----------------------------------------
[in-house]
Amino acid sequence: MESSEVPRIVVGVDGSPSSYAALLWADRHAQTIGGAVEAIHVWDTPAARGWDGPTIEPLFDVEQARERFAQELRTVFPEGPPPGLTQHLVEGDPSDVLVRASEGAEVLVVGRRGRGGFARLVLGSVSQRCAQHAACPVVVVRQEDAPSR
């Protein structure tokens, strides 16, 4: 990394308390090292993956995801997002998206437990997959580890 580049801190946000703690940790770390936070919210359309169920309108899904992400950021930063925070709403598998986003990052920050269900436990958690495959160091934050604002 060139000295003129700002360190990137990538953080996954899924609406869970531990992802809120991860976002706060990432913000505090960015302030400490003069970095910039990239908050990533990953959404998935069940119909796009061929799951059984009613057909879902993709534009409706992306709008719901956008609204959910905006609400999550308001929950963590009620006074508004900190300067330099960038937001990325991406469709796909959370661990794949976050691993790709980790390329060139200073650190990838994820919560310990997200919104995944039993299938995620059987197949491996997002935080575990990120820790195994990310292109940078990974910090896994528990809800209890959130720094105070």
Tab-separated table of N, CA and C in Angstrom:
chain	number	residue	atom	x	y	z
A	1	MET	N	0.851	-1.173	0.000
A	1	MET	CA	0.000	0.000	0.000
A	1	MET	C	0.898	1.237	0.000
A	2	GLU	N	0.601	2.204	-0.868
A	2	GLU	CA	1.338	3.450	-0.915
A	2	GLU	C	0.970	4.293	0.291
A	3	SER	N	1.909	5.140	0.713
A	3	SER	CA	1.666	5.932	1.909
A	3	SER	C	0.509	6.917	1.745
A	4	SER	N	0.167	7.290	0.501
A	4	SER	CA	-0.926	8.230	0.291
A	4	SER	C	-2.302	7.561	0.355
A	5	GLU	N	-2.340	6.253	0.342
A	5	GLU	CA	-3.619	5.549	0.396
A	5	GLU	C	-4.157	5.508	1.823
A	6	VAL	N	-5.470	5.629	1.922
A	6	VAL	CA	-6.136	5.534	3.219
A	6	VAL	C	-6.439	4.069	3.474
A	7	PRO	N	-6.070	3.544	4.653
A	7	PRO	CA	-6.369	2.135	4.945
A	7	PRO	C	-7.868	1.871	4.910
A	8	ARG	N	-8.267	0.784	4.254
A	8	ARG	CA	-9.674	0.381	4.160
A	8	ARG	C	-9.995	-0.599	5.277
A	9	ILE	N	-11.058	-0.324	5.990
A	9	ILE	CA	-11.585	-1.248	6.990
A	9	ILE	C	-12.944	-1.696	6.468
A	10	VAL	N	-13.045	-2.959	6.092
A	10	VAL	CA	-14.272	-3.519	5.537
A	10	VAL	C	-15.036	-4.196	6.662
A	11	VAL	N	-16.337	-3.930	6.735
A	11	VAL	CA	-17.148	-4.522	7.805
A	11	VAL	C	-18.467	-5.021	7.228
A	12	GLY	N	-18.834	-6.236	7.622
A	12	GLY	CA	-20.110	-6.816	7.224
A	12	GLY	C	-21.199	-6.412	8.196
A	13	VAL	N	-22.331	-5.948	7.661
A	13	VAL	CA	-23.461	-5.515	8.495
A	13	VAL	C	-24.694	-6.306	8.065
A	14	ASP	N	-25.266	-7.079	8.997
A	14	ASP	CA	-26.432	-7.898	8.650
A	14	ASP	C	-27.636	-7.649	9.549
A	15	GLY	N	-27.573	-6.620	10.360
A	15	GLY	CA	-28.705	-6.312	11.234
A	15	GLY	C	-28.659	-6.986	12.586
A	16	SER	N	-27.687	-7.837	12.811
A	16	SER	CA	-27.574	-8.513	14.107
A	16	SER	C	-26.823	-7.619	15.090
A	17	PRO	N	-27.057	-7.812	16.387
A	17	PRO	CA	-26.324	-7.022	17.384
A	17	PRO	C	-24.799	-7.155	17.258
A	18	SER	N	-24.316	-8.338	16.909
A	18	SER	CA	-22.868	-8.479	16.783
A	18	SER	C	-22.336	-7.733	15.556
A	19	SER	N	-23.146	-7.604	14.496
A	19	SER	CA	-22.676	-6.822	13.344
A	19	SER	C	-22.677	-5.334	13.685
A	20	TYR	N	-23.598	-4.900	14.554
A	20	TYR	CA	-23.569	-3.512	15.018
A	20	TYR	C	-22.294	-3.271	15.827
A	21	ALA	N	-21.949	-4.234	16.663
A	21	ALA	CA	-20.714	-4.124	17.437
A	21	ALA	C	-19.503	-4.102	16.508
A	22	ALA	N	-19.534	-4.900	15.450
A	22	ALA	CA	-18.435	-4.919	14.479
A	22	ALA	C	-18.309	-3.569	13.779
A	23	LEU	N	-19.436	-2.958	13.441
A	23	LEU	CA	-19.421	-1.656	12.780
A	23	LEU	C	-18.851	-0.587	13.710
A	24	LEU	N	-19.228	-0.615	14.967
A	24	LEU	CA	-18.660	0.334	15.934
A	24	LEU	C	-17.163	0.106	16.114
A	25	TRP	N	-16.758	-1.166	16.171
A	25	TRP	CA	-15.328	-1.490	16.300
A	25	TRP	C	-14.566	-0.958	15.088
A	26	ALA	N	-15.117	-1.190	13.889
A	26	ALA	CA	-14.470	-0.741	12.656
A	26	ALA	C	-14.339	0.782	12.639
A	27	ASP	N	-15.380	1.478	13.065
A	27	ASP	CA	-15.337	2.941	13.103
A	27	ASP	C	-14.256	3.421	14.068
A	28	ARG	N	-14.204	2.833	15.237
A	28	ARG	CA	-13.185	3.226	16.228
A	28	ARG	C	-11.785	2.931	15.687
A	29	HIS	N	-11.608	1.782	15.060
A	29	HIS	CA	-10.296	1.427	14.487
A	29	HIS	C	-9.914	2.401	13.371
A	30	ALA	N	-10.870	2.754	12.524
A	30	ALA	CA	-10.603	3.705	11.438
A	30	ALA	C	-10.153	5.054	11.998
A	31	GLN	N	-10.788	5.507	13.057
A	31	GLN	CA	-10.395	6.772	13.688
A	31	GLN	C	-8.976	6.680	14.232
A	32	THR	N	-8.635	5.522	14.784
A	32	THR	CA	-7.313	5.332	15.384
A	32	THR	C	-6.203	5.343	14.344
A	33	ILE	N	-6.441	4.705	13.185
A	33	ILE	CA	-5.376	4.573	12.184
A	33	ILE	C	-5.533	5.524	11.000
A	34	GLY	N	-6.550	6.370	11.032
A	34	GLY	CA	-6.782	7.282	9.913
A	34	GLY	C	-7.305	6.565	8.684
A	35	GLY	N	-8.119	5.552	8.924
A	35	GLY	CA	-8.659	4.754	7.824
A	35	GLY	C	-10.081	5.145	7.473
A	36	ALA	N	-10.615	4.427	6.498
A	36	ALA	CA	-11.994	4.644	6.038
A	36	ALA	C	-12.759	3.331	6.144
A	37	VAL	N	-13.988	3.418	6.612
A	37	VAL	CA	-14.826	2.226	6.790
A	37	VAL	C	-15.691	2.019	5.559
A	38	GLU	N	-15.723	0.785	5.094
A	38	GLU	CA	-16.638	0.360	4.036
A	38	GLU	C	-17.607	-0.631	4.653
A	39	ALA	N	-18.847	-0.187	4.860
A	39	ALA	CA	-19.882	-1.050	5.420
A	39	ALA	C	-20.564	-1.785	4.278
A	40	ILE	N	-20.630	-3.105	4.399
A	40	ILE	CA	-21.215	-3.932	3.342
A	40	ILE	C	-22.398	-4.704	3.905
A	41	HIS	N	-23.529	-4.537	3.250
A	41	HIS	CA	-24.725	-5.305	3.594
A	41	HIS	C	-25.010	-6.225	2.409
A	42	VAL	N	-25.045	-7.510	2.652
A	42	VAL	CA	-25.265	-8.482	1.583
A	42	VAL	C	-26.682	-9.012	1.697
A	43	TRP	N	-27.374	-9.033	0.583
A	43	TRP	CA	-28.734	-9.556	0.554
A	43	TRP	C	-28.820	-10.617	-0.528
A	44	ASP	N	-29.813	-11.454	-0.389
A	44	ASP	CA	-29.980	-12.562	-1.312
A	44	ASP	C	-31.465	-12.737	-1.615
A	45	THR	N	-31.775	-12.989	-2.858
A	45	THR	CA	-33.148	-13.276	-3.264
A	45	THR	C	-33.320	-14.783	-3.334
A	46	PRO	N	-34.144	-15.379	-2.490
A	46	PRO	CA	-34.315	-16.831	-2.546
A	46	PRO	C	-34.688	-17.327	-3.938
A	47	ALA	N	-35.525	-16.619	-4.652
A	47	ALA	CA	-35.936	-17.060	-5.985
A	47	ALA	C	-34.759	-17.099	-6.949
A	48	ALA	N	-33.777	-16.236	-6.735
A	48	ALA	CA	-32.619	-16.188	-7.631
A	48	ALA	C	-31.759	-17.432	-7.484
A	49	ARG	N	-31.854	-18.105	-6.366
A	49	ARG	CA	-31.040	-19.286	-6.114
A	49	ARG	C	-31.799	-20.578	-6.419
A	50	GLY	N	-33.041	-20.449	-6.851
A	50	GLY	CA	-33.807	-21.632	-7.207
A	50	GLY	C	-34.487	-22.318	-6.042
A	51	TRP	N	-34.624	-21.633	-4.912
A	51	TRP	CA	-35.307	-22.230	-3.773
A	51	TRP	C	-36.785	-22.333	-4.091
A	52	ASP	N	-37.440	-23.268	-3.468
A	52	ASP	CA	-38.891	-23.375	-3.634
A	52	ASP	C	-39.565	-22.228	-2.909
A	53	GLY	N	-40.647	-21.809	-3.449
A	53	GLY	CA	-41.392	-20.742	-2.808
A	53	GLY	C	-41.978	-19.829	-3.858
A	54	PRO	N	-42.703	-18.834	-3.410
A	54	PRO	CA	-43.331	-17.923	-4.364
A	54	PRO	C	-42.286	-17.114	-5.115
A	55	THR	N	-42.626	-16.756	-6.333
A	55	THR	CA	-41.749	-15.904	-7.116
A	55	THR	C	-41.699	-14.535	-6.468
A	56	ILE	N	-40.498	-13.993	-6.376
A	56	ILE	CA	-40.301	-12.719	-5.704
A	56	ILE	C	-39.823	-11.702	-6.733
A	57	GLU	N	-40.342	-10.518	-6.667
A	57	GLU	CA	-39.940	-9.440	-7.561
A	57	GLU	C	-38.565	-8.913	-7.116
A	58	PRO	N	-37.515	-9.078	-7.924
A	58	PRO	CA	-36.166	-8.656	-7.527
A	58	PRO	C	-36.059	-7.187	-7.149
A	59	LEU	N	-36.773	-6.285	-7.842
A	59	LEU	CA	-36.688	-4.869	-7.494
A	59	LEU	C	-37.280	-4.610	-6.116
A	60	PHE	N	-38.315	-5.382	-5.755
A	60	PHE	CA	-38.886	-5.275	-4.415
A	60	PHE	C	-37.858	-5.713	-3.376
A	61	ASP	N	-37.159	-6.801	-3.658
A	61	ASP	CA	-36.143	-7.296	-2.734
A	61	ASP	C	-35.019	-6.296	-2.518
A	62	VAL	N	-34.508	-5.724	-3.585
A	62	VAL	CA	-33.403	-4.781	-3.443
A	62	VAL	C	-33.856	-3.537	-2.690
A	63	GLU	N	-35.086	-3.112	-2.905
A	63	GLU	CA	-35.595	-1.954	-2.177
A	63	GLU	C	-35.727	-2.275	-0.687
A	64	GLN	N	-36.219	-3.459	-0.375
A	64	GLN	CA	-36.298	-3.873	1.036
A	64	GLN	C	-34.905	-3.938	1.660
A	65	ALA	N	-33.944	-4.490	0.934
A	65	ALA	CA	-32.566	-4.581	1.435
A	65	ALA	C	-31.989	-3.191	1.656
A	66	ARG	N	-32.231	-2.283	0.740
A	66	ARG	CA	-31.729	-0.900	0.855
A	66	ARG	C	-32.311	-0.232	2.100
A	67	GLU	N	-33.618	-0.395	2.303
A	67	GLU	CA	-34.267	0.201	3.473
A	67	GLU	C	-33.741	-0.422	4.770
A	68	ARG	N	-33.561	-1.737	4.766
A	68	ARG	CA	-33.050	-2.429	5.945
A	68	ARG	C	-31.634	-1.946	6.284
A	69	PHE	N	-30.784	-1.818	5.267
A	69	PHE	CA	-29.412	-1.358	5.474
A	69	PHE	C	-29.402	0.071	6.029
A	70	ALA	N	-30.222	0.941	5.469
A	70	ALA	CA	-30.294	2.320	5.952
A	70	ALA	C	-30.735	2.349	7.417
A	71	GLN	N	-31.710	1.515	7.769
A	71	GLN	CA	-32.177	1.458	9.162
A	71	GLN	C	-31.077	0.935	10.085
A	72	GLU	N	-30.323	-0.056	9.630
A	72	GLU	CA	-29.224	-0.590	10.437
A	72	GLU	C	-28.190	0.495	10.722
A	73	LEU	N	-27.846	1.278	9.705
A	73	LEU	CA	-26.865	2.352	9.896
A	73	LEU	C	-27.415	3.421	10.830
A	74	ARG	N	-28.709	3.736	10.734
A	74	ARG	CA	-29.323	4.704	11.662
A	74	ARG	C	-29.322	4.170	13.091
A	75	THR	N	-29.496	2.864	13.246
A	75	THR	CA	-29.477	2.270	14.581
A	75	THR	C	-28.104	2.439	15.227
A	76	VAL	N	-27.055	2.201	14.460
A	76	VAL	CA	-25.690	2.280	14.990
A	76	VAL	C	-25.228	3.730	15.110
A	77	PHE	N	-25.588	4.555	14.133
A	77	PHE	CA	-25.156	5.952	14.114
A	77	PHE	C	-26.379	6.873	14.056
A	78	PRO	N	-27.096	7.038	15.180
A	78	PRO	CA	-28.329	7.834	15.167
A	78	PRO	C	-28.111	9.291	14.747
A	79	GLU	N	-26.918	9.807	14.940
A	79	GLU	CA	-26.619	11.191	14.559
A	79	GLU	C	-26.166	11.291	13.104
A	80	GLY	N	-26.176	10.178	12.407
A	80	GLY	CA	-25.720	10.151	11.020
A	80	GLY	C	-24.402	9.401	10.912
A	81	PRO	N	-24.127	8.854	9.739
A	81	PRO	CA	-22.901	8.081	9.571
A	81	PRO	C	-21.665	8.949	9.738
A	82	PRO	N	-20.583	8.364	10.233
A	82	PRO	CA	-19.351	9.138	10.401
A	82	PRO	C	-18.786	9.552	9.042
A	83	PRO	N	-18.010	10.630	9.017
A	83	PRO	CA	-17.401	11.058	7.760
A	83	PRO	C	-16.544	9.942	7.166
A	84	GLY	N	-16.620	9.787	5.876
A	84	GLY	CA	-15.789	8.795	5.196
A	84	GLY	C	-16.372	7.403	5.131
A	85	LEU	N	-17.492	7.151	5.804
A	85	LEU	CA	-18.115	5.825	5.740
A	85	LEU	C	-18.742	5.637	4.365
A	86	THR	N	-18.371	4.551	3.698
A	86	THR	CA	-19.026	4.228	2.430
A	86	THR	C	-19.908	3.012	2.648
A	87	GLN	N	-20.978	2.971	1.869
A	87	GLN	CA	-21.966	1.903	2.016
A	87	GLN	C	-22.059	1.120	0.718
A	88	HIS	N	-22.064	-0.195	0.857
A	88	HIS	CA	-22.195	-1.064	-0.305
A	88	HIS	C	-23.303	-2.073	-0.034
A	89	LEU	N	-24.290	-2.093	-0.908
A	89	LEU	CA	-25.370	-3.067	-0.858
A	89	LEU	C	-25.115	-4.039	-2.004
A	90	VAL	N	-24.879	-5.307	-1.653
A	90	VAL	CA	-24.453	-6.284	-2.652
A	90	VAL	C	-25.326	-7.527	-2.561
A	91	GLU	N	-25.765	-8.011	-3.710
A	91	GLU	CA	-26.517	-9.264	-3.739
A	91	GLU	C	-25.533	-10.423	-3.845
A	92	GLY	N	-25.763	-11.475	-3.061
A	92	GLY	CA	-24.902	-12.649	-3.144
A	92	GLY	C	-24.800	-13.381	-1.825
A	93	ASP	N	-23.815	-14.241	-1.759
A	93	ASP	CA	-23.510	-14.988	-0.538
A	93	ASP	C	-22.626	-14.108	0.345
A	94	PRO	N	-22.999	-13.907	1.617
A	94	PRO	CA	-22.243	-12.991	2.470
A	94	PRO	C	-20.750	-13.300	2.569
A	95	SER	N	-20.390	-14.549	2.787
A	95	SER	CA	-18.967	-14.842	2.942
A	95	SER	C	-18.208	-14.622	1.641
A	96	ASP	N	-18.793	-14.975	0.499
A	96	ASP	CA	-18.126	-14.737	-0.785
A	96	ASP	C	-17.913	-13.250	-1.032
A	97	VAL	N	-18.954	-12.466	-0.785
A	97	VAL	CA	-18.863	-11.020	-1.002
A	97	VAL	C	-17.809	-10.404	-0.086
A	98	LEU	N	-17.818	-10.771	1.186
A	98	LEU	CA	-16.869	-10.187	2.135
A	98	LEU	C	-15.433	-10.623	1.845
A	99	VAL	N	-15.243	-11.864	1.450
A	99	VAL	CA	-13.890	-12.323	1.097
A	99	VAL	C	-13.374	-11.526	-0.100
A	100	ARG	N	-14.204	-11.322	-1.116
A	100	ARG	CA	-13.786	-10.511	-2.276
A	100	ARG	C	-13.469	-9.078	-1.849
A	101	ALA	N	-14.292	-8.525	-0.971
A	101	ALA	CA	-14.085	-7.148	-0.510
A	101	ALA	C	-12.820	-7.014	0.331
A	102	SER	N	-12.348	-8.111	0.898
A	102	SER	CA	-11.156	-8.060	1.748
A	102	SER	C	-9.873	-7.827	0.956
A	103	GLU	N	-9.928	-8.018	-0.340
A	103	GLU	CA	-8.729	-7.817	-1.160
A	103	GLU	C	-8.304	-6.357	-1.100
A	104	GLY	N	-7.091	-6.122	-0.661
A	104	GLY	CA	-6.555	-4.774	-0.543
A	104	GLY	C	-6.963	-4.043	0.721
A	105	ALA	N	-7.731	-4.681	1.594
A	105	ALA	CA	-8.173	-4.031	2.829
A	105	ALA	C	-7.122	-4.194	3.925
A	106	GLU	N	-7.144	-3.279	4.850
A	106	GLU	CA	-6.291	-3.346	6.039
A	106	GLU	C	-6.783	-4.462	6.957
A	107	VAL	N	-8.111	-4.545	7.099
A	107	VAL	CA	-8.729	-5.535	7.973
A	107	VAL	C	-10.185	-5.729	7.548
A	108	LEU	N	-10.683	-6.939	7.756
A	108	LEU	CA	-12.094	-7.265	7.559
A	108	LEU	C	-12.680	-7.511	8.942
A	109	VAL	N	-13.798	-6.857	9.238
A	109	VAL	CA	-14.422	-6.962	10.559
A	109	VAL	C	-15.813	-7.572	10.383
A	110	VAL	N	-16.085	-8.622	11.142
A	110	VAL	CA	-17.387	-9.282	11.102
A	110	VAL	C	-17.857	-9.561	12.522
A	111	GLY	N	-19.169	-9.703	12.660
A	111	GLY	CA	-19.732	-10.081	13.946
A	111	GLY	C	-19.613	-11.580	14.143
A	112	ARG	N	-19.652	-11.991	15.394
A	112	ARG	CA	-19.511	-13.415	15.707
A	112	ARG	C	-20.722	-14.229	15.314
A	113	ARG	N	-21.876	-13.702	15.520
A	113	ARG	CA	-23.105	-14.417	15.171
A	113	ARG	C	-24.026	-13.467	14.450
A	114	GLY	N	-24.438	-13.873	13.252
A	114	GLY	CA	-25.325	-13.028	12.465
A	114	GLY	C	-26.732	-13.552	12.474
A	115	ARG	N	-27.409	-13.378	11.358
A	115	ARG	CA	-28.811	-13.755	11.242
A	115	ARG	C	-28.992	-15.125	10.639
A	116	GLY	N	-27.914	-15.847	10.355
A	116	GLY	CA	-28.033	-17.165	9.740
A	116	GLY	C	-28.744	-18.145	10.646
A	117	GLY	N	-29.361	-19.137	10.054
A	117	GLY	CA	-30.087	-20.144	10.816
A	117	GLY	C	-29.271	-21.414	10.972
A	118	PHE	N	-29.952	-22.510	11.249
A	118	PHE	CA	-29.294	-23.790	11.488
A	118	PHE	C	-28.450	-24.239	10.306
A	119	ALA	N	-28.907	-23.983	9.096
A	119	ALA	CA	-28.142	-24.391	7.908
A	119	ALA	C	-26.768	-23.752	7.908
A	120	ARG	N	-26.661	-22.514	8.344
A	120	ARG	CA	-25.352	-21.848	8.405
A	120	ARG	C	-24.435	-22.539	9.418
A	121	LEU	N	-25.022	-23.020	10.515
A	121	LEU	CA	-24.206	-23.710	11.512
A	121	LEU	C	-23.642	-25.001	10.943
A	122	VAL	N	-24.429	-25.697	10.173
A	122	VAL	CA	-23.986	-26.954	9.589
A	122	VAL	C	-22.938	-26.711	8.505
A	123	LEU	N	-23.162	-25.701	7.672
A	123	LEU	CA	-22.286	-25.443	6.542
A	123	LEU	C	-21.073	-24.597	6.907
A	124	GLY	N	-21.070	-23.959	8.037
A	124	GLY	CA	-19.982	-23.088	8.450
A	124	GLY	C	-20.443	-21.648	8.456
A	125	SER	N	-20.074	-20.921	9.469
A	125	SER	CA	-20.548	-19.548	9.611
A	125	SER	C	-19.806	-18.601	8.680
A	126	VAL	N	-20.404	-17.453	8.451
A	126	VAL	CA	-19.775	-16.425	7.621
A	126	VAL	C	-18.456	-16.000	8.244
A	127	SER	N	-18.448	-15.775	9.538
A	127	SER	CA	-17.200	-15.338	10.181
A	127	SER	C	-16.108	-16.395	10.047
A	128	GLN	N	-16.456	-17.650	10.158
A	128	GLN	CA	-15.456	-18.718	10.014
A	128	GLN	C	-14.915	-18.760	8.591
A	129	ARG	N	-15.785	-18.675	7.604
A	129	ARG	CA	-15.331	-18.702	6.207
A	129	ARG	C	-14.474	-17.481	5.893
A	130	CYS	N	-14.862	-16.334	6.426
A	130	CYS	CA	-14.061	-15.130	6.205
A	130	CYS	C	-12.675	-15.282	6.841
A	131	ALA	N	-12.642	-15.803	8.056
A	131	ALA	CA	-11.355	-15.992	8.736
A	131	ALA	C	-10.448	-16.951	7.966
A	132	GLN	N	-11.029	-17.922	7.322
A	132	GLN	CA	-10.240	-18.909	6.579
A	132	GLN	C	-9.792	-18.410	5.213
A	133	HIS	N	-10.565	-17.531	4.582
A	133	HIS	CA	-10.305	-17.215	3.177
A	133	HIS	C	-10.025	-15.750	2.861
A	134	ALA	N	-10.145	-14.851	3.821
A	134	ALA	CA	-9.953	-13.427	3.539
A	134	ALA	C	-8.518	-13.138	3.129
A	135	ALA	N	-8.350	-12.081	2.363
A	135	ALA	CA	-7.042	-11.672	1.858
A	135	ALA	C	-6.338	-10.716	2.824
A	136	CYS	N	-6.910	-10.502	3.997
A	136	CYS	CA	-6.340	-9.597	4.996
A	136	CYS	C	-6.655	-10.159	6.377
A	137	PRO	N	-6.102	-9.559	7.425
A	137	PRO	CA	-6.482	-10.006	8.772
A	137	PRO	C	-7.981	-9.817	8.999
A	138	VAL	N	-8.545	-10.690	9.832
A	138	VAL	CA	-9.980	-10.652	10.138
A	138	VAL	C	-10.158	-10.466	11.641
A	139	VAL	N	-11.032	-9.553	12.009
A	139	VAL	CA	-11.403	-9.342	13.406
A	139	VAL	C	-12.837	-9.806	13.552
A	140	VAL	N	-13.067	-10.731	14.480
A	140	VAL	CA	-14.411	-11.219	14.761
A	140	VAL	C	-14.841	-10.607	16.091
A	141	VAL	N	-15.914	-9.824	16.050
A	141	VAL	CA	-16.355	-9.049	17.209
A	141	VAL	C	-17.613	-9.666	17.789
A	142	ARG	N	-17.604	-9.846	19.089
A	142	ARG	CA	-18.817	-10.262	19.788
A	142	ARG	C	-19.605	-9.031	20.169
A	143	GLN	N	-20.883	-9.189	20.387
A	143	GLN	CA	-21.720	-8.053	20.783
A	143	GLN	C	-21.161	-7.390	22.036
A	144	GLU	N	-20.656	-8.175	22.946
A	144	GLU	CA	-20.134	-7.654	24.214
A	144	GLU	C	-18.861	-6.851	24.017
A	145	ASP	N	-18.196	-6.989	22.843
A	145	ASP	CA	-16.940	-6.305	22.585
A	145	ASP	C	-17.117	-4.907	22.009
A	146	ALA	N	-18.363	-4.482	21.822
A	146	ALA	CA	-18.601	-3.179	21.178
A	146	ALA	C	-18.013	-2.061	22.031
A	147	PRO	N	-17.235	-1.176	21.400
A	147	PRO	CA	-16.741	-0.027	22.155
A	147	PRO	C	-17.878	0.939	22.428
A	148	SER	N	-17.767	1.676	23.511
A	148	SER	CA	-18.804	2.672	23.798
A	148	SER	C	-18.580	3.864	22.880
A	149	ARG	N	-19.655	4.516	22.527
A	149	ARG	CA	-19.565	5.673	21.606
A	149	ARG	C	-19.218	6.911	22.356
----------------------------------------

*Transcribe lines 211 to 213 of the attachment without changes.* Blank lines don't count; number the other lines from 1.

A	69	PHE	CA	-29.412	-1.358	5.474
A	69	PHE	C	-29.402	0.071	6.029
A	70	ALA	N	-30.222	0.941	5.469